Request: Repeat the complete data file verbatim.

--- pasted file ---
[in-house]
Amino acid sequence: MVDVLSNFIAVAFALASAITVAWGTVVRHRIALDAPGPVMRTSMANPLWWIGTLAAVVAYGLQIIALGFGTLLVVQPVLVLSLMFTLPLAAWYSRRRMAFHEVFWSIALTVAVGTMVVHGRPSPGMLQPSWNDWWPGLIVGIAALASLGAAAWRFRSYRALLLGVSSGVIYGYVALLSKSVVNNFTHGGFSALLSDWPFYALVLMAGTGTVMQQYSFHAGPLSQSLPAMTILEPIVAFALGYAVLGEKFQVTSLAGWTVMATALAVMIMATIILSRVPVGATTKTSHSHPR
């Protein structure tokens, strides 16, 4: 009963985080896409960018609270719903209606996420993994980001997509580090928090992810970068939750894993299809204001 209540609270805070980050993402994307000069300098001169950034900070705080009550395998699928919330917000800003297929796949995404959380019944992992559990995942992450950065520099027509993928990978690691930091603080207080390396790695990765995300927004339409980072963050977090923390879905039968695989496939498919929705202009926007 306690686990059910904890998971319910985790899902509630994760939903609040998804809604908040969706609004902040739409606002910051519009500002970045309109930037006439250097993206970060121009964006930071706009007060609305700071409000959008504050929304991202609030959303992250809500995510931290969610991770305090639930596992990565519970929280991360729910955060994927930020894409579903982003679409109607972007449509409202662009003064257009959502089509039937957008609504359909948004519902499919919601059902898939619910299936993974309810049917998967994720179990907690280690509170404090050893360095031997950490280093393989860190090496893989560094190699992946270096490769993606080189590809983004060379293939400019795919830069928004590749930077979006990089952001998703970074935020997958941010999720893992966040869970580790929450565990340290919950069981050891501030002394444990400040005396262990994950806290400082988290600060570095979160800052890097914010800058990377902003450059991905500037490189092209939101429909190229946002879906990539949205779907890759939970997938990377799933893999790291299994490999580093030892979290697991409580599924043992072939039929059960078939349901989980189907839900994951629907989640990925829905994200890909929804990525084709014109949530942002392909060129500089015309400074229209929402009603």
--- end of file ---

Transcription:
[in-house]
Amino acid sequence: MVDVLSNFIAVAFALASAITVAWGTVVRHRIALDAPGPVMRTSMANPLWWIGTLAAVVAYGLQIIALGFGTLLVVQPVLVLSLMFTLPLAAWYSRRRMAFHEVFWSIALTVAVGTMVVHGRPSPGMLQPSWNDWWPGLIVGIAALASLGAAAWRFRSYRALLLGVSSGVIYGYVALLSKSVVNNFTHGGFSALLSDWPFYALVLMAGTGTVMQQYSFHAGPLSQSLPAMTILEPIVAFALGYAVLGEKFQVTSLAGWTVMATALAVMIMATIILSRVPVGATTKTSHSHPR
């Protein structure tokens, strides 16, 4: 009963985080896409960018609270719903209606996420993994980001997509580090928090992810970068939750894993299809204001 209540609270805070980050993402994307000069300098001169950034900070705080009550395998699928919330917000800003297929796949995404959380019944992992559990995942992450950065520099027509993928990978690691930091603080207080390396790695990765995300927004339409980072963050977090923390879905039968695989496939498919929705202009926007 306690686990059910904890998971319910985790899902509630994760939903609040998804809604908040969706609004902040739409606002910051519009500002970045309109930037006439250097993206970060121009964006930071706009007060609305700071409000959008504050929304991202609030959303992250809500995510931290969610991770305090639930596992990565519970929280991360729910955060994927930020894409579903982003679409109607972007449509409202662009003064257009959502089509039937957008609504359909948004519902499919919601059902898939619910299936993974309810049917998967994720179990907690280690509170404090050893360095031997950490280093393989860190090496893989560094190699992946270096490769993606080189590809983004060379293939400019795919830069928004590749930077979006990089952001998703970074935020997958941010999720893992966040869970580790929450565990340290919950069981050891501030002394444990400040005396262990994950806290400082988290600060570095979160800052890097914010800058990377902003450059991905500037490189092209939101429909190229946002879906990539949205779907890759939970997938990377799933893999790291299994490999580093030892979290697991409580599924043992072939039929059960078939349901989980189907839900994951629907989640990925829905994200890909929804990525084709014109949530942002392909060129500089015309400074229209929402009603």